• Referring to FIG. 1, the cognitive service 111 receives the user profile(s) and the sensor data from the user computing device 120. The cognitive service 111 determines a cognitive solution for maintaining the microenvironment 130; the cognitive solution satisfies the user preferred ranges and saves energy. The cognitive service 111 sends to the user computing device 120 the cognitive solution, which is to be used by the user computing device 120 to adjust the one or more of device 1 (131-1), device 2 (131-2), and through device m (131-m) in order to maintain the microenvironment 130 within the user preferred ranges and with efficient energy consumption.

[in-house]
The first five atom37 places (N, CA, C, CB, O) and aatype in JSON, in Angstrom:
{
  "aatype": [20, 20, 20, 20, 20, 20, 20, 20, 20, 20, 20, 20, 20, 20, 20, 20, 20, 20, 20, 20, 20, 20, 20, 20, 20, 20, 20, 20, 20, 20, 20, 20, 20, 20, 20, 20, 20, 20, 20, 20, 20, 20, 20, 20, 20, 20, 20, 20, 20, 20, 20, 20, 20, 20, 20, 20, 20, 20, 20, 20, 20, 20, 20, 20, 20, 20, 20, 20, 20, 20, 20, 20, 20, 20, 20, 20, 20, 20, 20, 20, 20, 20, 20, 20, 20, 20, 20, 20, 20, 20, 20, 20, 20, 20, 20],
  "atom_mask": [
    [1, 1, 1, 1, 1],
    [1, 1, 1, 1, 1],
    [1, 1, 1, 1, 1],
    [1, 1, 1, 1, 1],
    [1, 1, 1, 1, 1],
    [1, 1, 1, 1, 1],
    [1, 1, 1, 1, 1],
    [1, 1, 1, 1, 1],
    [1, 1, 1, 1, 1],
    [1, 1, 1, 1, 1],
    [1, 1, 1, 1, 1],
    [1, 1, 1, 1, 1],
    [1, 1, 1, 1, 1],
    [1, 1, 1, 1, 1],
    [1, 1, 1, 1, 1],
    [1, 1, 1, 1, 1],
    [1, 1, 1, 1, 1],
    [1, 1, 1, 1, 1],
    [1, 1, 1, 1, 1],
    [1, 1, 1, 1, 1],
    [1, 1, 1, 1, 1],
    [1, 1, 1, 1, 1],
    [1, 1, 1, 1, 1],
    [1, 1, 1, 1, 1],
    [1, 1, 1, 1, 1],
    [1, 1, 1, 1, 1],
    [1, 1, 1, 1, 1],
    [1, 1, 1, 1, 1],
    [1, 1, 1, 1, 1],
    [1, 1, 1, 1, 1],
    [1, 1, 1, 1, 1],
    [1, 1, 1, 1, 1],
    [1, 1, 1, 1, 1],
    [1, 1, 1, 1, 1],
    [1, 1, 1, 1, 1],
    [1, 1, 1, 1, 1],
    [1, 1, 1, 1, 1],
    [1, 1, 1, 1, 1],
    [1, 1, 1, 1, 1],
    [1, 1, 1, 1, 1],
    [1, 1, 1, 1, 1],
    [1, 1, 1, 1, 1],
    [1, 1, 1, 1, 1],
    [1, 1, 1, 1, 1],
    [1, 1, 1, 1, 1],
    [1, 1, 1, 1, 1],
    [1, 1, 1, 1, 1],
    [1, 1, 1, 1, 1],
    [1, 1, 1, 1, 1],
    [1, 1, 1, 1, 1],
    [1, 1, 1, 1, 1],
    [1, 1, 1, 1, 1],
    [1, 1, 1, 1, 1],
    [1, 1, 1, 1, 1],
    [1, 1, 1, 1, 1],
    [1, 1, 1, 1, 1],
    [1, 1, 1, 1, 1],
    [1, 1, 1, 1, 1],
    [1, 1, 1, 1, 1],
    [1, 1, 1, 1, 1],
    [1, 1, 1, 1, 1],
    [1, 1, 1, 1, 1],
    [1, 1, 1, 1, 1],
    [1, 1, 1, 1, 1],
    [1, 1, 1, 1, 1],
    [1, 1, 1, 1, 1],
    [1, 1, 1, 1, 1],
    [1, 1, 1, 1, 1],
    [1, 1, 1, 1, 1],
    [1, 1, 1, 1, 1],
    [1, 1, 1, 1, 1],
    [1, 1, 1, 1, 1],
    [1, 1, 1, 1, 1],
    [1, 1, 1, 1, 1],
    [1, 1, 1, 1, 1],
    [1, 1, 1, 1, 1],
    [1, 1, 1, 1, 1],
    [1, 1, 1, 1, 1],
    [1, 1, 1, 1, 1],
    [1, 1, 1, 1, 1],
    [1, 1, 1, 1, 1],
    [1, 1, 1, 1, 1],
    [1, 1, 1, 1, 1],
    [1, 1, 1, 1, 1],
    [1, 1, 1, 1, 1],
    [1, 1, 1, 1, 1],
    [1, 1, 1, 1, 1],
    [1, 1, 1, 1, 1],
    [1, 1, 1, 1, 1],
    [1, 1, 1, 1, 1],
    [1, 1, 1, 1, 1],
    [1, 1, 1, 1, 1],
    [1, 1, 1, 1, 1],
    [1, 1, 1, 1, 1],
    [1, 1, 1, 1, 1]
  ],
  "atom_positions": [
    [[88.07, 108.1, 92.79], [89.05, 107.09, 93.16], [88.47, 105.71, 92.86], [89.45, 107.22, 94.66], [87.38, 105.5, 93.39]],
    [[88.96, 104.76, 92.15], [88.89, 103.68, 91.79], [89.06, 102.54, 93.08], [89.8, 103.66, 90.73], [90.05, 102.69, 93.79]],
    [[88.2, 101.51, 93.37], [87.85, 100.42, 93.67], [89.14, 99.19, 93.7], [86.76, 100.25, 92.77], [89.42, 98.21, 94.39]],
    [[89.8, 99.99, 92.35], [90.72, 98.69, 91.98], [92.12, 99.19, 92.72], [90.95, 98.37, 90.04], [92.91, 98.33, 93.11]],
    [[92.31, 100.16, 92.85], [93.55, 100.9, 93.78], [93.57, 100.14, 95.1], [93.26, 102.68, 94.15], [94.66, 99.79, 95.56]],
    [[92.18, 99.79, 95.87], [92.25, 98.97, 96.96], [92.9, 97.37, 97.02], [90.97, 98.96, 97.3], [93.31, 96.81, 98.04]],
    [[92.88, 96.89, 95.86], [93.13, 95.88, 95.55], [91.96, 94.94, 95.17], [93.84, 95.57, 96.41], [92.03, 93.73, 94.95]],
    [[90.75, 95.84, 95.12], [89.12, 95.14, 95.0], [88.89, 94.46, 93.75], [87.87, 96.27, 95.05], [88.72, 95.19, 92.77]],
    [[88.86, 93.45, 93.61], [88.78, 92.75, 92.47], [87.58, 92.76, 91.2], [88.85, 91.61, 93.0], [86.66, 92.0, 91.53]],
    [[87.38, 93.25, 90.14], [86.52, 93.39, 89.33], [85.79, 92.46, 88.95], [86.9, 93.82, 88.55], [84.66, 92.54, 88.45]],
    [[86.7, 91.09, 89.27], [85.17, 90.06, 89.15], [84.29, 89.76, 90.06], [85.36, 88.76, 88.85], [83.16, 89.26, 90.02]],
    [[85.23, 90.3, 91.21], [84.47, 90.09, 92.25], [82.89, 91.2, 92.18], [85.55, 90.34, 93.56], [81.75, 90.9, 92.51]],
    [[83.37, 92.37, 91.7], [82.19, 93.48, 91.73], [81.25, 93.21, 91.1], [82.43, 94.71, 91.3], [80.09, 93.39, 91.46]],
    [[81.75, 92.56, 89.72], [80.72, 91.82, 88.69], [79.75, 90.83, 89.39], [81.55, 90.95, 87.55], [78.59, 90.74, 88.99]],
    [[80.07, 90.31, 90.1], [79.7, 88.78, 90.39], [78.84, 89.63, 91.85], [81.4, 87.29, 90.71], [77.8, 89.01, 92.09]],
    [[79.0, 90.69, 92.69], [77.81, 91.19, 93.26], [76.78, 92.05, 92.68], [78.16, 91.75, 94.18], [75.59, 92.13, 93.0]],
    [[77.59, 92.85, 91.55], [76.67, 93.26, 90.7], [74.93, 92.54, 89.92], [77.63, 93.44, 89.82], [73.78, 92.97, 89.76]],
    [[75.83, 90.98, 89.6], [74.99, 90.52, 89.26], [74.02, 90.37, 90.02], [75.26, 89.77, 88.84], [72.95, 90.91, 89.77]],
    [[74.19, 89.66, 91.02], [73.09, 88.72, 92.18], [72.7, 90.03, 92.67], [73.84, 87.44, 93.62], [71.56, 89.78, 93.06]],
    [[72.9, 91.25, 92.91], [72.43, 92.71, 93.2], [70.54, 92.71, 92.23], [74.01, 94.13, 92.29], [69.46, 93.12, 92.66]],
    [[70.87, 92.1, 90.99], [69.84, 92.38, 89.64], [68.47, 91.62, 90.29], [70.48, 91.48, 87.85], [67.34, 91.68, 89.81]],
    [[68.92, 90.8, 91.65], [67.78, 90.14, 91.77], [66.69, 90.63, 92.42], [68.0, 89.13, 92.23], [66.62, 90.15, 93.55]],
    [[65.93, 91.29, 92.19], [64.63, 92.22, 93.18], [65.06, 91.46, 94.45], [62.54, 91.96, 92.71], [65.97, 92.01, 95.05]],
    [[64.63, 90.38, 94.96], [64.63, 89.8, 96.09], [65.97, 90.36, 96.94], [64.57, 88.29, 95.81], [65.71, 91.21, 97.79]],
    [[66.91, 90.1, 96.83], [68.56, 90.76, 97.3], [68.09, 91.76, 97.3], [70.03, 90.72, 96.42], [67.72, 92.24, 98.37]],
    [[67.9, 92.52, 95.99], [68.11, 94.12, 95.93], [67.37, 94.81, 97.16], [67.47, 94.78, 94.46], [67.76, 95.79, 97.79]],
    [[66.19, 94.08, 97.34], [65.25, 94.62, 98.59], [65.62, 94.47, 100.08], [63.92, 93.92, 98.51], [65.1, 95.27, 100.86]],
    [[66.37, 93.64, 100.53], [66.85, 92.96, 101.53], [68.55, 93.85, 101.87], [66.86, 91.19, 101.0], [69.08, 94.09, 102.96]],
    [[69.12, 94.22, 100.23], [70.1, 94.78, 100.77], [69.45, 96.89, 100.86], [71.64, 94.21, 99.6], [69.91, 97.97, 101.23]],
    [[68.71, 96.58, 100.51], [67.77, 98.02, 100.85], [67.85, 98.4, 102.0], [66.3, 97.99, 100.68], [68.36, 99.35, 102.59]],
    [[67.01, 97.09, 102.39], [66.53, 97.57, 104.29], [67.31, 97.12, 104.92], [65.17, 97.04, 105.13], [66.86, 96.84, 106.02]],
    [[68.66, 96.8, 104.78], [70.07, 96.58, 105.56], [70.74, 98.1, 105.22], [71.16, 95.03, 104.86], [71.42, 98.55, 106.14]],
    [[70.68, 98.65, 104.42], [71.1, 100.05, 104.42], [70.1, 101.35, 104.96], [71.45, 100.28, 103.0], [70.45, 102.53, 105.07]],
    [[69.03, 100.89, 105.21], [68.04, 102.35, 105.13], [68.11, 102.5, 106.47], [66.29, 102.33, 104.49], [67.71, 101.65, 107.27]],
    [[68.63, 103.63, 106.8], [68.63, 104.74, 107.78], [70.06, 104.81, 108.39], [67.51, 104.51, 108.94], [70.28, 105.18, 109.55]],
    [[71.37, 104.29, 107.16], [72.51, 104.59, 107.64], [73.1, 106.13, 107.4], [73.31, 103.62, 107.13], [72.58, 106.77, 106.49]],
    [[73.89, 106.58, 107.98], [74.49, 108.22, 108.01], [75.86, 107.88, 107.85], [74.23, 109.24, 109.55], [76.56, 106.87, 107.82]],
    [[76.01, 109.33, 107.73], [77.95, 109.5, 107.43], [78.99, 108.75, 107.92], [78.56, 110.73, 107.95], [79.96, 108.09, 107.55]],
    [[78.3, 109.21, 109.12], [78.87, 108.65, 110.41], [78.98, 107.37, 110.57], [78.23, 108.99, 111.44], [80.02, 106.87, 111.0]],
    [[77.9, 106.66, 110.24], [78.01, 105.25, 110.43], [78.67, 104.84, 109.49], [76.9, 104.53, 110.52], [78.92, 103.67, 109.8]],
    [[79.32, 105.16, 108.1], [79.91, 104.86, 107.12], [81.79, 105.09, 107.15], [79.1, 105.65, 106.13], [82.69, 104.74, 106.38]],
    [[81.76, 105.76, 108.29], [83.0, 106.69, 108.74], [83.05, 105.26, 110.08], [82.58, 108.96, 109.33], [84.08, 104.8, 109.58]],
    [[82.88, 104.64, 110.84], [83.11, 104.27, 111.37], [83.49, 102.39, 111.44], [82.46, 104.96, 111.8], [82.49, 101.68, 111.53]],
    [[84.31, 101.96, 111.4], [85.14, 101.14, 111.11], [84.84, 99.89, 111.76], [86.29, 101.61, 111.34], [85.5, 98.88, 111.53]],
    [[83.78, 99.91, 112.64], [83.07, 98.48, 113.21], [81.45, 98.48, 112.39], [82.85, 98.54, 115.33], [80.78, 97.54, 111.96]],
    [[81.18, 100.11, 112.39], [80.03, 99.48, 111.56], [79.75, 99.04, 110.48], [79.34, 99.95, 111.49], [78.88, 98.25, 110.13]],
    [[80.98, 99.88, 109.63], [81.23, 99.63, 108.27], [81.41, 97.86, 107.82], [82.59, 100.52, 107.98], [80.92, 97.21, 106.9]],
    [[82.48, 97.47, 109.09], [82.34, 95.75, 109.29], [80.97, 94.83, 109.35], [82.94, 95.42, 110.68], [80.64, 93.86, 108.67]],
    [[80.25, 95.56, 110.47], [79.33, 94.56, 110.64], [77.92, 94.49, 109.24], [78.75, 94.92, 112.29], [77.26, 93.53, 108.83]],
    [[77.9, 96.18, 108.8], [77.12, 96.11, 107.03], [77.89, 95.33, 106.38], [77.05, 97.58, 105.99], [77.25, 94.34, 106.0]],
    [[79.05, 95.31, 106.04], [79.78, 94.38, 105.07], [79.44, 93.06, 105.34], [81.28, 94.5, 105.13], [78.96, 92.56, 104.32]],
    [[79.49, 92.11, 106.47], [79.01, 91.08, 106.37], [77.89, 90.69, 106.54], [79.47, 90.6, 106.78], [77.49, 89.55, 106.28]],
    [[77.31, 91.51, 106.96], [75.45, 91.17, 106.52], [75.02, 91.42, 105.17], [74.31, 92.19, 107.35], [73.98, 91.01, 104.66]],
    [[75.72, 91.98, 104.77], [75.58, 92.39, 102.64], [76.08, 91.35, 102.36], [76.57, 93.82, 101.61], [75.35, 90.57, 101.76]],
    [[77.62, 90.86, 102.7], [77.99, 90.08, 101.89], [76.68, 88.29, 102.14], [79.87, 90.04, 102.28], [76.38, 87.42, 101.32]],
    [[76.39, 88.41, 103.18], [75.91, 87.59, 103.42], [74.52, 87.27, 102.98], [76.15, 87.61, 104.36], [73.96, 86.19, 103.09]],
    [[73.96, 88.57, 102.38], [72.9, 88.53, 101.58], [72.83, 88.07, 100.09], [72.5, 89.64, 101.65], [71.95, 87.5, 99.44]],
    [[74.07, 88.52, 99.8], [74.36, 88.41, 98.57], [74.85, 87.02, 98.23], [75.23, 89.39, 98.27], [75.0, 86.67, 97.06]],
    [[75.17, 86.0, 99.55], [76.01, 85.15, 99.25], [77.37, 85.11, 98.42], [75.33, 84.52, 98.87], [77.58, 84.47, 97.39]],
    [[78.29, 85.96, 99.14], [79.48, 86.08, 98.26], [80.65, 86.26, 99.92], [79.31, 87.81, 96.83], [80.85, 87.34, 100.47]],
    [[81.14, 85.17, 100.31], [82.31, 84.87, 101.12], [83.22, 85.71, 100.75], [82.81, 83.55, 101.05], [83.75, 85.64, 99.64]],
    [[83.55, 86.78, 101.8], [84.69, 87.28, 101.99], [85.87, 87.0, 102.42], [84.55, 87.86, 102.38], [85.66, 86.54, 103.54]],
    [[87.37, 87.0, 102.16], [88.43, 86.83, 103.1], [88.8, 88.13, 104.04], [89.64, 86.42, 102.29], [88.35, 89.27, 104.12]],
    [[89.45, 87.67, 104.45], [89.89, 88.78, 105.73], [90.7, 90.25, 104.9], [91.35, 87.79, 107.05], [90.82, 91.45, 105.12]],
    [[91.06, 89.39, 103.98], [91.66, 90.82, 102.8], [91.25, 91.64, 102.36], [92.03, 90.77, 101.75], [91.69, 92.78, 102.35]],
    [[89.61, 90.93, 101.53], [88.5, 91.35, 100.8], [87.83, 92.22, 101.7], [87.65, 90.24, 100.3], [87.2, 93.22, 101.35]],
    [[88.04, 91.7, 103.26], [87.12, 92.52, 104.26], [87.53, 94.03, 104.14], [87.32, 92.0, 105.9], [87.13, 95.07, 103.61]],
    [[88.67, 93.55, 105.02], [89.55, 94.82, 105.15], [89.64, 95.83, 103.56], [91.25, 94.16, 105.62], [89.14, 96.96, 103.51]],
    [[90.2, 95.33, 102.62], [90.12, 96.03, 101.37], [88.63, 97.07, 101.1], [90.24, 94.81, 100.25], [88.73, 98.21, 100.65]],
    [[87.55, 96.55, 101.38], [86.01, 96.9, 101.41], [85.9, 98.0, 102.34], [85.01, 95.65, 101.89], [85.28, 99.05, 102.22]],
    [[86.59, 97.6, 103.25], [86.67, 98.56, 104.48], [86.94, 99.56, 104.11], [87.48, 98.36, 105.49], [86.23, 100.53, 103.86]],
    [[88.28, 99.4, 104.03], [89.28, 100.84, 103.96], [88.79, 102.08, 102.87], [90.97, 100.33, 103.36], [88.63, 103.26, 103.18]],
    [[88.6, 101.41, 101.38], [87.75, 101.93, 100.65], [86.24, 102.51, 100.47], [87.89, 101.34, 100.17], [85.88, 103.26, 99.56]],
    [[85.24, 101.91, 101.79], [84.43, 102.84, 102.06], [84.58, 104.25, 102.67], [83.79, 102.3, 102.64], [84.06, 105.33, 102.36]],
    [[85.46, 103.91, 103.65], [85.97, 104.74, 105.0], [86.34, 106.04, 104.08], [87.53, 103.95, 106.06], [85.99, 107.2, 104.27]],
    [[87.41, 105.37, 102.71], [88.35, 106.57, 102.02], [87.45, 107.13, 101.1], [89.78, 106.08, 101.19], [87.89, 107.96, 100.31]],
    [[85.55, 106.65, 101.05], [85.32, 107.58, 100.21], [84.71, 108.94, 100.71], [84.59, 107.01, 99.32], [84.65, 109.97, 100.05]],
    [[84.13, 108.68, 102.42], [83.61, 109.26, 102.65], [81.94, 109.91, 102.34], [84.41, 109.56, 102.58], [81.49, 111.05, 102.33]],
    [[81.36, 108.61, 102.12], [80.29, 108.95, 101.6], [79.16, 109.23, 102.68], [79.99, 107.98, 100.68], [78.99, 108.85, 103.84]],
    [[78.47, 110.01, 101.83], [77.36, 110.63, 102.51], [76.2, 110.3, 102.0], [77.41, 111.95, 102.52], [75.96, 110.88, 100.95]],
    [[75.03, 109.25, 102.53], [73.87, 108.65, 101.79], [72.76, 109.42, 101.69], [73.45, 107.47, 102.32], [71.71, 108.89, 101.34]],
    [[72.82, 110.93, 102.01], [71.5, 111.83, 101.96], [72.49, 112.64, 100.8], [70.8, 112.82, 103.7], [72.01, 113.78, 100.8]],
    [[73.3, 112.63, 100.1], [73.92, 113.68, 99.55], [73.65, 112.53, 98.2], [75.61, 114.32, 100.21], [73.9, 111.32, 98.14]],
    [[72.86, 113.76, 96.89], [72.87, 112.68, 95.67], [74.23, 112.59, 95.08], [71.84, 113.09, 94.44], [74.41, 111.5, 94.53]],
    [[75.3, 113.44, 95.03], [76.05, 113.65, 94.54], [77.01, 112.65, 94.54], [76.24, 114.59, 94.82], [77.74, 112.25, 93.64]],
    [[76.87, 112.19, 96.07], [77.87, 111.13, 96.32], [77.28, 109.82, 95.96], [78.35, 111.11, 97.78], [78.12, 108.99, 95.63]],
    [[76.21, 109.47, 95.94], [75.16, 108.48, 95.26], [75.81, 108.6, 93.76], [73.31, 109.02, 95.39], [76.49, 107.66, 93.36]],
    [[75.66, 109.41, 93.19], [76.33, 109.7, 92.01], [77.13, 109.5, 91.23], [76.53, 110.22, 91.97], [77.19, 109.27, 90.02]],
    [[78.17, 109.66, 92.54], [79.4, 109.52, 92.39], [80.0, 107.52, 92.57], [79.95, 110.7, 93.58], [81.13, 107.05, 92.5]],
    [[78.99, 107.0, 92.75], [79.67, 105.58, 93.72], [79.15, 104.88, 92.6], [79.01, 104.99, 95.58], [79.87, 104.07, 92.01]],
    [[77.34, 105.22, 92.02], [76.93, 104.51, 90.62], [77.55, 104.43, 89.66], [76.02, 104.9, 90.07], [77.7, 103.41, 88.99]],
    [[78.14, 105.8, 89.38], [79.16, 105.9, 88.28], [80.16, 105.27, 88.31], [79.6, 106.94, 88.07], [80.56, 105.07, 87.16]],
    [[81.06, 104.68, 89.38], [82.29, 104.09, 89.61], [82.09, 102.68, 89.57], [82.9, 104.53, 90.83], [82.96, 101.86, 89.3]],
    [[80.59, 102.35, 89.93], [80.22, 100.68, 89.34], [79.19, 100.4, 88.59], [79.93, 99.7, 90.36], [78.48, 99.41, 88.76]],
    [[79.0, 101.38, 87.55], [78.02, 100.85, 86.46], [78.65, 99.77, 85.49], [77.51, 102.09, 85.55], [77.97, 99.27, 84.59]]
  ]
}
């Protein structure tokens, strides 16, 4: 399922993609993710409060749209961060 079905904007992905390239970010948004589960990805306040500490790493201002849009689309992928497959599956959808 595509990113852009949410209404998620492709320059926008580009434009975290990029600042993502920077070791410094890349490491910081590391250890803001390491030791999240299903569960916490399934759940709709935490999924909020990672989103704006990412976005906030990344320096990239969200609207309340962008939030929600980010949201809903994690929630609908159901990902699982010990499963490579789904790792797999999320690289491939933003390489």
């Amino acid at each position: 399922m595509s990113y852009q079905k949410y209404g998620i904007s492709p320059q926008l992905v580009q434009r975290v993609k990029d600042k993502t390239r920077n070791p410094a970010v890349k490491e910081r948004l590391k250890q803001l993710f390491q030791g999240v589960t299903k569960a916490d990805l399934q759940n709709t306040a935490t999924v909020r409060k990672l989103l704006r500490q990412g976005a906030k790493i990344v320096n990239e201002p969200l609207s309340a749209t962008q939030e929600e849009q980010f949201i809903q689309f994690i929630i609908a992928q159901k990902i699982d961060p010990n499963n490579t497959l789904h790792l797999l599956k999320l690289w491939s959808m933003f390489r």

• The cognitive service 111 uses a cognitive ranking engine. The purpose of cognitive ranking engine is to determine which actions need to be taken in the microenvironment 130. The cognitive ranking engine uses profile data, sensor data, and available historical data, and then creates different possible scenarios from the set rankings. The cognitive ranking engine then feeds the resulting scenarios to an analytics service (such as Watson Tradeoff Analytics) for a final evaluation. Initially, the cognitive ranking engine is based on a ranking system in which actions that are closely aligned with user profile choices (and priorities) gain points and increase the ranking. The ranking system and solution are also aligned with the integrity of the microenvironment 130. Since the microenvironment 130 is always being monitored, a choice will not be made to destabilize the microenvironment 130, which is incorported into the point evaluation. Through constant feedback loops (these feedback loops determine the points of each action, the points are always changing) and machine learning, the cognitive ranking engine learns what constitutes a stable microenvironment and what actions can destabilize the microenvironment 130. For example, if the user profile is more closely aligned with being environmentally friendly, higher point values will be assigned to actions that align with the goals of being environmentally friendly. Lower or even negative values are assigned to actions that do not meet the user profile's criteria. So, the described ranking system will have a corpus of point values to start with for a set of provided (preconceived) scenarios. The machine learning is developed as different scenarios, resulting from profile use, are experienced (not part of the corpus of point values) and the cognitive ranking engine adjusts its corpus of values accordingly. Then, the sensor data combined with historical data is fed into the cognitive ranking engine. The data includes what is currently happening right now and what will most likely happen at a later time. For example, right now at 2:00 PM, the temperature is 85 degrees Fahrenheit, it is humid and raining; according to trends and historical data, it is projected that later the external conditions will change to 77 degrees Fahrenheit, the humidity will decrease, and the rain will stop. Different environmental scenarios like the one described above are essential for the cognitive ranking engine to determine the plausibility of any presented (or possible) scenario (view every angle of any potential situation). A possible result may be that 10 scenarios involving which actions the user prefers to be taken are then created by the cognitive ranking engine. Taking this a step further to be as accurate and granular as possible, the analytics service (such as Watson Tradeoff Analytics) can be used on the processed results to achieve a final ranking on which action needs to be taken (from all possible actions) based on the profile action rankings that are in the cognitive ranking engine. Since, in this example, the profile is geared towards being environmentally friendly, a possible scenario is that the user likes when the house is 75 degrees and would rather not have the AC running all day. The cognitive ranking engine determines that on a nice weather day just opening the windows can be fine response; however, there are 2 other factors today, rain and humidity. Therefore, in order to protect the integrity of the microenvironment 130 from humidity-based mold, it will be an optimal action to run the AC at 80 degrees for 2 hours. Then, once the rain stops and the temperature outside cools down, the windows can be opened to cool the house down to 75 degrees without using additional electricity. The cognitive ranking engine based on point value calculations is configured to know that protecting the house from mold is more valuable than not using the AC and waiting for the weather to cool down and the rain to stop. However, if after a decision is made other variables are introduced, such as the rain does not stop or the house reaches a stable mold free environment before the allotted time calculated is reached, then the cognitive ranking engine re-evaluates its actions.